As she’s prepping to take the stage, though, Johnny calls and tells her he’s decided she should go after Peter — with no mercy whatsoever. The excitement in his voice — let’s kill your husband (politically) — has a charged, almost sexual undercurrent, one Alicia doesn’t seem to mind. We hear her kick off her talk by noting how the “most insidious form of racism is unconscious” — and how Peter, while a good State’s Attorney, was one who made mistakes.

The electrical charge of Alicia and Johnny’s decision lingers long afterward — and as he fumbles for the elevator outside her apartment, she asks him if he’d like to come inside. When one (elevator) door closes, another one (ahem) opens, and the two engage in a fevered kiss that you just know is going to end in $2,000 worth of tailored suits all over the floor of Casa Florrick.

THE CANNING IDENTITY | In the week’s most capricious arc, an ailing Canning requests Alicia visit him in the ER – where he tells her he wants to donate $18 million in stocks to the family of the dead girl who donated the kidney he’s just received. (Watching Alicia repeatedly recalculate how ghoulish or not it might be to pull out the file on Canning’s wrongful eviction suit against Florrick-Agos is the most uncomfortably amusing part of the hour.)

Trouble is, the girl’s family wants the money sent director to “The Strong Arm of Liberty” — a pro-Palestine group with possible ties to HAMAS — which is allegedly why Canning’s attorney David Lee refuses to move forward. (The shifty attorney’s snide remark about Canning and Alicia finding ” “other ways to facilitate the killing of Jews” is classic Zach Grenier.)

Alicia winds up squeezing an unconscious Canning’s hand and oversharing that, “I know you’re a bad man but I sort of miss you. I know that’s weird. I don’t know why. I seem to have some bad-boy issues.” To me, the moment underscores Alicia’s disenchantment and disconnection from her core people — her son, her former law partners, her brother, the late Will Gardner, even Peter — since she’s embarked on a run for office. On paper, it makes no sense that she’d share her vulnerability with Canning — and yet her desire for some kind of connection completely overtakes her in the moment, especially one in which she’s contemplating mortality and purpose.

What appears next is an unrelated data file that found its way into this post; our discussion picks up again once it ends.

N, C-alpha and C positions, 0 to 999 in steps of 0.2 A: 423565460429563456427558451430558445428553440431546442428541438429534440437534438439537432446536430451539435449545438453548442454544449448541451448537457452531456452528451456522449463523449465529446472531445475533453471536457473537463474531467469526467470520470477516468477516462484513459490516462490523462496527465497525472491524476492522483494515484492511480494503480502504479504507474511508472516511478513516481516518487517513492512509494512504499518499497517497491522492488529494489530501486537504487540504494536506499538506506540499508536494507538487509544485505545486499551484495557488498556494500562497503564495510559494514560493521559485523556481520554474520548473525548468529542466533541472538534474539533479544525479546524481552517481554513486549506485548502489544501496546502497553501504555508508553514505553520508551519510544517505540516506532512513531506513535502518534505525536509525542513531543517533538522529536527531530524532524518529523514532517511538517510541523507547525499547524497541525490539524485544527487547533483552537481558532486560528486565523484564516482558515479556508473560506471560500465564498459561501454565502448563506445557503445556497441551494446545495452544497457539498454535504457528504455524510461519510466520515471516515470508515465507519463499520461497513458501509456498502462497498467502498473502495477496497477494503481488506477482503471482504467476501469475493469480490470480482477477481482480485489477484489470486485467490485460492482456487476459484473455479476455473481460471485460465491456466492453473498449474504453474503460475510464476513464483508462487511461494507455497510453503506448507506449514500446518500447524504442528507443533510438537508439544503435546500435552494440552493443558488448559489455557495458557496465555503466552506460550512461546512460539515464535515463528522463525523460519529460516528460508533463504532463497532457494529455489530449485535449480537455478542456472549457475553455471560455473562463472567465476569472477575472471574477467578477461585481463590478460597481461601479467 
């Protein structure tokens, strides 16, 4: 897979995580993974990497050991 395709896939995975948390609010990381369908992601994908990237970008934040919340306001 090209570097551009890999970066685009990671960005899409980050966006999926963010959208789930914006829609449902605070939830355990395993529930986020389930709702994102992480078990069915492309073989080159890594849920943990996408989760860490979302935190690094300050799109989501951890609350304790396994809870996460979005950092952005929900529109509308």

At the prompting of an outraged Eli — “Are you sending money to the Palestinians?” — Alicia figures learns she’s not exactly on target with her insistence that “Canning’s not gonna prank me on his deathbed!” So she finally goes and confronts her nemesis, who feigns any knowledge of giving Alicia power of attorney or directing her to redistribute his stock funds. “I was in a fugue state!” he exclaims, as Michael J. Fox reminds us why he’s a four-time Emmy winner in comedy. And as Alicia pushes Canning’s phone well out of reach — her eyes both angry and amused — Julianna Margulies reminds us she can do more than drama, too.

What did you think of this week’s Good Wife? Were you shocked by Diane’s sexual and legal behavior? And how about the Alicia-Johnny kiss? Sound off in the comments!